Before you get too excited (or maybe insanely depressed as you imagine a toaster holding aloft the Magic World Championship trophy on its ejection lever), there are no plans to set the AI loose on playing these popular card games. At least not yet.
For now, the folks over at Oxford University are happy enough for DeepMind to analyse card data and transform it into code. Essentially, the task it is being set is one of translating the data from human to machine speak and while the cards have their own game “language” and structure, they can certainly throw some curveballs.
Here it is explained in their words:
Many language generation tasks require the production of text conditioned on both structured and unstructured inputs. We present a novel neural network architecture which generates an output sequence conditioned on an arbitrary number of input functions. Crucially, our approach allows both the choice of conditioning context and the granularity of generation, for example characters or tokens, to be marginalised, thus permitting scalable and effective training. Using this framework, we address the problem of generating programming code from a mixed natural language and structured specification. We create two new data sets for this paradigm derived from the collectible trading card games Magic the Gathering and Hearthstone.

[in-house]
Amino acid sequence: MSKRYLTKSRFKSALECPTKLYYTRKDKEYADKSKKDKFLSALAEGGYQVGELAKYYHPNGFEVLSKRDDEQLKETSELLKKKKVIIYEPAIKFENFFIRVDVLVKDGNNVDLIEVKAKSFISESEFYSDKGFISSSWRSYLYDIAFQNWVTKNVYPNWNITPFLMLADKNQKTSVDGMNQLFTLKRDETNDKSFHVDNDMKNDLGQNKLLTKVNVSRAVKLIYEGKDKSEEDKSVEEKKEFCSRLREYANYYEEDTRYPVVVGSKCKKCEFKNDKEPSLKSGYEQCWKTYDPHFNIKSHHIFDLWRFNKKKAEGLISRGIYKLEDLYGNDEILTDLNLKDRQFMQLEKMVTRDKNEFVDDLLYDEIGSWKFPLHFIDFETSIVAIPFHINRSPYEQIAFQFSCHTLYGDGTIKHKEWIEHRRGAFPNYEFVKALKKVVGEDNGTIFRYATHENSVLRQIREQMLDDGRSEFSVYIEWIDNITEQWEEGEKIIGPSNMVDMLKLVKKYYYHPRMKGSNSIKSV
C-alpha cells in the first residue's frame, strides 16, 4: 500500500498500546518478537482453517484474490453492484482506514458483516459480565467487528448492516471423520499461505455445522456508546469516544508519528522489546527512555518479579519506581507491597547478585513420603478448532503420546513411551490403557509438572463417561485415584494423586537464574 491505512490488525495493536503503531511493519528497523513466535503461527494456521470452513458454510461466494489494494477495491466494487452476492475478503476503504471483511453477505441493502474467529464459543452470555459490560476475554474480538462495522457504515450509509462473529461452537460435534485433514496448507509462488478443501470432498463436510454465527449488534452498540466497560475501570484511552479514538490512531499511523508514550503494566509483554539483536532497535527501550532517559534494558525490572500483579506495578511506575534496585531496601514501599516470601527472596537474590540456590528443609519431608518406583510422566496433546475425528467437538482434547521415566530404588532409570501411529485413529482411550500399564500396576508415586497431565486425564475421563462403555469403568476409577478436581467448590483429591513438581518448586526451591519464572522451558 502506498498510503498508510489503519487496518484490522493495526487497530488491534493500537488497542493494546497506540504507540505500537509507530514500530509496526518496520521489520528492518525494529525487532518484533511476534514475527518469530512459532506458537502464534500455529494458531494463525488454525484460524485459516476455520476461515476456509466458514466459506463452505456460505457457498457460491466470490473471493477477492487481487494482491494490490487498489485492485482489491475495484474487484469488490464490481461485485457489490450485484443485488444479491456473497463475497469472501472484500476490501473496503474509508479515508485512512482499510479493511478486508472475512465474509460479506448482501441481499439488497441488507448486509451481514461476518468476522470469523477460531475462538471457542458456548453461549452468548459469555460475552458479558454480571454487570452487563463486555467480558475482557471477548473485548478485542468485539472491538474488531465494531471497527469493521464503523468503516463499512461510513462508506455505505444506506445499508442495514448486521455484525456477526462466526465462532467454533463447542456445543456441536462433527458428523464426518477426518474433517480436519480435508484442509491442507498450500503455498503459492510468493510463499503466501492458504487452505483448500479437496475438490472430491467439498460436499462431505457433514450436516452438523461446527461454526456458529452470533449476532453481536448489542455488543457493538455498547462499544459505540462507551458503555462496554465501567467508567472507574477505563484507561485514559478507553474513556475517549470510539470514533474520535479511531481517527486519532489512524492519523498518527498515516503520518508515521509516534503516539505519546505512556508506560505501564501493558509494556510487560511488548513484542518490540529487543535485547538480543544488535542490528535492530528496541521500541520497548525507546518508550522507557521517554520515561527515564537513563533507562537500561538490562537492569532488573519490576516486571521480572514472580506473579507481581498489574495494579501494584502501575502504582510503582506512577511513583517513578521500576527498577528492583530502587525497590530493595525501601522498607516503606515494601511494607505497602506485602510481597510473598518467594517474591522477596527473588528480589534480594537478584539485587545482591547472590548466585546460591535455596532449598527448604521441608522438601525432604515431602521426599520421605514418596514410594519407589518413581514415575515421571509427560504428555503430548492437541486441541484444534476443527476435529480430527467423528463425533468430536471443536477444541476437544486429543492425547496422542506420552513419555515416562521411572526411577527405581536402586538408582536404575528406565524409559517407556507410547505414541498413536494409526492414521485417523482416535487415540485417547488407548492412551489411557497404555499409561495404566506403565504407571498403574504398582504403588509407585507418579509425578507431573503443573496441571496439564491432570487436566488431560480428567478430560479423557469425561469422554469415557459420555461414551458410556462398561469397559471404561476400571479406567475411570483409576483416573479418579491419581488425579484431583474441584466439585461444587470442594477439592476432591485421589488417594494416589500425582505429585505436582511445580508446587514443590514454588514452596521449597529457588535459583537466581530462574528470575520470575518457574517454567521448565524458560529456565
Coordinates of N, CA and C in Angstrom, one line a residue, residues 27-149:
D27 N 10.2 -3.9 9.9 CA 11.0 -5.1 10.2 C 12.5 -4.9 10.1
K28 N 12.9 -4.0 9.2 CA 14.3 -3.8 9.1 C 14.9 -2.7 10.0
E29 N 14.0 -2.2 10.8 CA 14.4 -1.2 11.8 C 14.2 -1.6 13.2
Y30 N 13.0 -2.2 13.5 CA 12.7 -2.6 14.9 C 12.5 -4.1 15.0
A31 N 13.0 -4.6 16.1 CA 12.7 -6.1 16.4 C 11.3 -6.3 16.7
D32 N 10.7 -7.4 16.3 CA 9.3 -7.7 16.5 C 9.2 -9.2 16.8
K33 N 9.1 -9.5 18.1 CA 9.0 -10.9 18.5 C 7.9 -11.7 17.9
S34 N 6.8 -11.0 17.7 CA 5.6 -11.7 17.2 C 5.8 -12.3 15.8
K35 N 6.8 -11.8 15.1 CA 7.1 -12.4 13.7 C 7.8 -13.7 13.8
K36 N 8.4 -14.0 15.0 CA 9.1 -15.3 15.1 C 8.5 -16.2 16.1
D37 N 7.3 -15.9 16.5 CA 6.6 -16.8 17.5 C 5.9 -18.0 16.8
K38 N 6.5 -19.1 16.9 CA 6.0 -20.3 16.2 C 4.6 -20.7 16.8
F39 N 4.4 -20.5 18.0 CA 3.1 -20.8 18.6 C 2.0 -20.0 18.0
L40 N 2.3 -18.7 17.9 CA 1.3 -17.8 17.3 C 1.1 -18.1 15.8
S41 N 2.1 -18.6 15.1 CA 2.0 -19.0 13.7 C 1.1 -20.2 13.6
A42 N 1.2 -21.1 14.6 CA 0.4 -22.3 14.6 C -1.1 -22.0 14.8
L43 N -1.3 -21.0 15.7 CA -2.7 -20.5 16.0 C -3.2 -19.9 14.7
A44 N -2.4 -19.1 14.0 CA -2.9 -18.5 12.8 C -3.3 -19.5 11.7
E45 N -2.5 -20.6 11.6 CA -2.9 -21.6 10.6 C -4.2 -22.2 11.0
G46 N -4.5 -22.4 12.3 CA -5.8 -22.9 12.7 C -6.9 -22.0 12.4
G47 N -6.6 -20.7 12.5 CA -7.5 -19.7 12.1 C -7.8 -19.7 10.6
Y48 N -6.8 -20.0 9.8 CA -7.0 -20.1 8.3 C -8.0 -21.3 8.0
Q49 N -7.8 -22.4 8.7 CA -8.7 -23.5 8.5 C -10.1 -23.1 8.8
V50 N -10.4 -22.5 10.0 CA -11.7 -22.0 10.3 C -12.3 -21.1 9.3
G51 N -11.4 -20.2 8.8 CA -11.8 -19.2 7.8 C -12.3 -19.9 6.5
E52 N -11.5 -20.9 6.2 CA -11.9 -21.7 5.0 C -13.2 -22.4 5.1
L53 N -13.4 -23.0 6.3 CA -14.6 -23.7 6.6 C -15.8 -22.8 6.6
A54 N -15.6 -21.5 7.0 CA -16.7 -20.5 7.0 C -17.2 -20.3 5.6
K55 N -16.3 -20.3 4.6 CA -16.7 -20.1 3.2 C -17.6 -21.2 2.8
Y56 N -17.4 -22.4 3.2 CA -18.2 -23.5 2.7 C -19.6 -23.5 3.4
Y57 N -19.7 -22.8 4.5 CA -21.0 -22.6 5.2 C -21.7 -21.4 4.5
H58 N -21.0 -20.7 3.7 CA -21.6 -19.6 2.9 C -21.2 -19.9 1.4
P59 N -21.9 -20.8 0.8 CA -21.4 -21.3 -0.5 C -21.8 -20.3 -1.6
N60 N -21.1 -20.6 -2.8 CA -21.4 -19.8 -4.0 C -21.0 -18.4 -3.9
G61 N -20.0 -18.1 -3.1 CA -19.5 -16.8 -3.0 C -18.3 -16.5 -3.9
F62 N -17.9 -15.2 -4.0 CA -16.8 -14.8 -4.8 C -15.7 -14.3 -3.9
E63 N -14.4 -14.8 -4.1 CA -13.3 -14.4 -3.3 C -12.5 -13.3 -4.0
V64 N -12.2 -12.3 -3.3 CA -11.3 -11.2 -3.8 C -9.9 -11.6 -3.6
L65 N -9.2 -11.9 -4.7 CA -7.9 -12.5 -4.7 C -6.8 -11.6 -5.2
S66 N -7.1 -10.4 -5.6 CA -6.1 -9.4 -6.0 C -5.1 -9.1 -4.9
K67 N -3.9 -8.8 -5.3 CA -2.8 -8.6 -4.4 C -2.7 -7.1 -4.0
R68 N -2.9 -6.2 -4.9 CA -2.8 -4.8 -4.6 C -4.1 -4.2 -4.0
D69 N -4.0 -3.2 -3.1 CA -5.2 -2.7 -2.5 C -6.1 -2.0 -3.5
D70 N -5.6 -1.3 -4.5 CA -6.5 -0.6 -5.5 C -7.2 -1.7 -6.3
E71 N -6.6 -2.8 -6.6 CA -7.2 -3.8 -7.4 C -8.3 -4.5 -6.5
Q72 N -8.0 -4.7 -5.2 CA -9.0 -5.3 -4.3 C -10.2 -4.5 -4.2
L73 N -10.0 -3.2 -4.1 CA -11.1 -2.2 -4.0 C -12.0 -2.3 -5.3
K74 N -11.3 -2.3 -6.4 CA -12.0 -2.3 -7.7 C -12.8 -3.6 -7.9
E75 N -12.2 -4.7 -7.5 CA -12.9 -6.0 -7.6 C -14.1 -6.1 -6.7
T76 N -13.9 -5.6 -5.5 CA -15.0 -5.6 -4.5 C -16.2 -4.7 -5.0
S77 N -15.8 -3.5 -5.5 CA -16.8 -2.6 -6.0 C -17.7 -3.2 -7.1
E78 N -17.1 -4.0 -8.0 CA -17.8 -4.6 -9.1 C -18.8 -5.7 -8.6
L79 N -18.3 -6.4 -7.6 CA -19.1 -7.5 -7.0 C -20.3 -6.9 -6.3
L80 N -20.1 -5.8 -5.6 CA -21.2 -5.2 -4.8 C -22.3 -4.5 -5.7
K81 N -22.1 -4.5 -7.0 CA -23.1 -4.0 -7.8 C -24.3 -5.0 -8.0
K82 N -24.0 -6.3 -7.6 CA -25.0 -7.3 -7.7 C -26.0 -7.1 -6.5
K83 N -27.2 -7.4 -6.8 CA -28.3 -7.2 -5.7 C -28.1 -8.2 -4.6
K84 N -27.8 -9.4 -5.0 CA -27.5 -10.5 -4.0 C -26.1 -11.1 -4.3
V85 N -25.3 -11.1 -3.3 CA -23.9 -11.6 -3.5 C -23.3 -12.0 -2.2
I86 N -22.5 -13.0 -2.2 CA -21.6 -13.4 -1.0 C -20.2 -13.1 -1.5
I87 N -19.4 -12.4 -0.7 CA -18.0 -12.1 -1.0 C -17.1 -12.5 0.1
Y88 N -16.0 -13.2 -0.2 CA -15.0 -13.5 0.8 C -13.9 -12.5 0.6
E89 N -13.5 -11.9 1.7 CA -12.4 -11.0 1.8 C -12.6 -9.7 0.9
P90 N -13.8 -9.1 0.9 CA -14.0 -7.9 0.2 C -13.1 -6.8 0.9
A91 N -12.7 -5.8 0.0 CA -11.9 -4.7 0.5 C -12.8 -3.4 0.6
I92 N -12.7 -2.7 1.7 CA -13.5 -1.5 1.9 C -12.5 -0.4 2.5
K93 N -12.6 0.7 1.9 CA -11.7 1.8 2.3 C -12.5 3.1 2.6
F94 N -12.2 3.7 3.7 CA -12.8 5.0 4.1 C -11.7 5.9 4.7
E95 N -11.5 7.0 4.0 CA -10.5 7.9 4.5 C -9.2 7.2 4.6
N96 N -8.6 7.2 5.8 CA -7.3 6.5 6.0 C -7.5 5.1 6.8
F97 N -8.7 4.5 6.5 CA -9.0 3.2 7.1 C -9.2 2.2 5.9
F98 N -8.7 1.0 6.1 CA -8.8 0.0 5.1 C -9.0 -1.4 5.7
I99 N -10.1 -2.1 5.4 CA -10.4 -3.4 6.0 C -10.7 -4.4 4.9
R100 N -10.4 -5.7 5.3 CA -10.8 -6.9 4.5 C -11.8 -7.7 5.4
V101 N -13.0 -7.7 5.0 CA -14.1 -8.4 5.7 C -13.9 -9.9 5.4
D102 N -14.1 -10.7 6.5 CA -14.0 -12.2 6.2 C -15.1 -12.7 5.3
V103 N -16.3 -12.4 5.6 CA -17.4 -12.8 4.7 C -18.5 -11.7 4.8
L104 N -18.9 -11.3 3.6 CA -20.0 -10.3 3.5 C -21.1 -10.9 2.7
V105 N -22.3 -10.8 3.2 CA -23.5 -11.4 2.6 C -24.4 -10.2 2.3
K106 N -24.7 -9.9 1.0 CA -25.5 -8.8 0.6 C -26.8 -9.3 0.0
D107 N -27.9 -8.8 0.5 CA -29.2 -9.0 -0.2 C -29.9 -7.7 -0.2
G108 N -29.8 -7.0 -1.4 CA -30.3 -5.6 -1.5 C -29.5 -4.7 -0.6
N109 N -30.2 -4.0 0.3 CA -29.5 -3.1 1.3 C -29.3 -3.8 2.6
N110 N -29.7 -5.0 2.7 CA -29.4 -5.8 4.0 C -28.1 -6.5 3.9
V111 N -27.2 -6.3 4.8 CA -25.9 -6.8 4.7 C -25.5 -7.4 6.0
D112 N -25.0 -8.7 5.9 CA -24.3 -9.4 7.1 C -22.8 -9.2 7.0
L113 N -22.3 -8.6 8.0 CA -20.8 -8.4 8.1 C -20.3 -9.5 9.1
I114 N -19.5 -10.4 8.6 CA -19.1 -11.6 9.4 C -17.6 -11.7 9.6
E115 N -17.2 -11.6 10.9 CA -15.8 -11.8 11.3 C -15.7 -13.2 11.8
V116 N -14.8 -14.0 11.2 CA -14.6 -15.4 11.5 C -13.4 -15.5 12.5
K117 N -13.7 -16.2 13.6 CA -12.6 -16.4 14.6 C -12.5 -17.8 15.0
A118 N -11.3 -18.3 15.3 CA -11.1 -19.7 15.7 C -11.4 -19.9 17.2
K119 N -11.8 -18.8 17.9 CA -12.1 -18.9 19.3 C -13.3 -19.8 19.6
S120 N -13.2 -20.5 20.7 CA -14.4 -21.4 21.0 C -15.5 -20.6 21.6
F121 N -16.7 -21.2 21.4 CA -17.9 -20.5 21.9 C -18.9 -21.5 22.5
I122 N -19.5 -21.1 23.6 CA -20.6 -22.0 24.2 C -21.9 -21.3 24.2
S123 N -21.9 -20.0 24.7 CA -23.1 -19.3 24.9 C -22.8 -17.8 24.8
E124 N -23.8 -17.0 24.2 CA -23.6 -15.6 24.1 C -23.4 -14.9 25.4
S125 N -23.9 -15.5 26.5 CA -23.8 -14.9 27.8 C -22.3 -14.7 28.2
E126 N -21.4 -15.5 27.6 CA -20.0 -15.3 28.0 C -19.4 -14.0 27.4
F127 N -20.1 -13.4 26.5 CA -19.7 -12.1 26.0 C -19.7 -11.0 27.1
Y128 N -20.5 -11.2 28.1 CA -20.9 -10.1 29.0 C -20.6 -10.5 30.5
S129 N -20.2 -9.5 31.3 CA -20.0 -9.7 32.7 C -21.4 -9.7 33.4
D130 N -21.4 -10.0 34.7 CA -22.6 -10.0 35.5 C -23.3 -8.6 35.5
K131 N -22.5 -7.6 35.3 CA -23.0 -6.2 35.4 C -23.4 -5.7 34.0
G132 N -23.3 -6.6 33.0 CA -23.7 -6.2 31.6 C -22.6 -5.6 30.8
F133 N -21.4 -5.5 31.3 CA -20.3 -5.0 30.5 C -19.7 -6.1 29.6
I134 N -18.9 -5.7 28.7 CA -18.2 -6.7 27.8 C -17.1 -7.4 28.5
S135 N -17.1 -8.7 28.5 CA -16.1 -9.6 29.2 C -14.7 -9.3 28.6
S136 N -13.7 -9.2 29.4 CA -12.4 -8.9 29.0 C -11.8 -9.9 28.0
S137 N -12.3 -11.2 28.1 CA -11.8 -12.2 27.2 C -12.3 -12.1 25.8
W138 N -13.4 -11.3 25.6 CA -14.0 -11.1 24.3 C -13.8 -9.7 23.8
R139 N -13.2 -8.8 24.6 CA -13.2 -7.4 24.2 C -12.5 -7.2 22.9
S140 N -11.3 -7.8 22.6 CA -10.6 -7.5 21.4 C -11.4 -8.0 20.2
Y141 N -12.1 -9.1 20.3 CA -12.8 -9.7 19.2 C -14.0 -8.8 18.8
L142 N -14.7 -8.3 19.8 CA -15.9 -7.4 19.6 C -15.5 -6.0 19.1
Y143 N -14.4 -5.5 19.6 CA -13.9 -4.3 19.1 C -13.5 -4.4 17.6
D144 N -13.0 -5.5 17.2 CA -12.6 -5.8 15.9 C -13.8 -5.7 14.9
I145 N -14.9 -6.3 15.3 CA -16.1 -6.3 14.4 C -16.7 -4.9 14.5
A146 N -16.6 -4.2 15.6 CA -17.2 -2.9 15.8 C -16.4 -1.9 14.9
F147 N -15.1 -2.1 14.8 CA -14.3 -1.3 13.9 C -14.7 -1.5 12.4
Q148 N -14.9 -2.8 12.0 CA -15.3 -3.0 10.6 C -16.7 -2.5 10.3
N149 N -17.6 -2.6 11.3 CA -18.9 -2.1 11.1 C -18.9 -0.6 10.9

For example, elements such as a card’s resource cost never really change in nature and are easily deciphered, however, a card’s text might specify that the cost is increased or reduced based on another condition.
As you can imagine, writing a program that can analyse and account for these changes in card logic and translate them into arbitrary code is no trivial task. Rather than write the mother of all if/else statements, they’ve resorted to the use of DeepMind instead.
By giving it enough data — all eleventy billion or so Magic cards, say — the AI can learn the “language” of card text to produce more accurate results. Apparently, it does a decent job on Hearthstone, though it still stuffs up:
It handled the (relatively speaking) straightforward effect of the Madder Bomber fine, but the more specialised Preparation confused it. Which is fair enough — going by the number of times professional players have screwed up the cast order of Preparation, we can forgive DeepMind for getting it wrong.
The researchers mention that the reason “Madder Bomber” was treated correctly was because it had “captured” the difference between a similar card:
The “Madder Bomber” card is generated correctly as there is a similar card “Mad Bomber” in the training set, which implements the same effect, except that it deals 3 damage instead of 6. Yet, it is a promising result that the model was able to capture this difference.
Yep, it’s getting the hang of it all right. At this stage I’d be worried about DeepMind getting addicted toHearthstone and blowing all of Google’s cash on packs. That would be a lot of packs.
This story originally appeared on Kotaku Australia.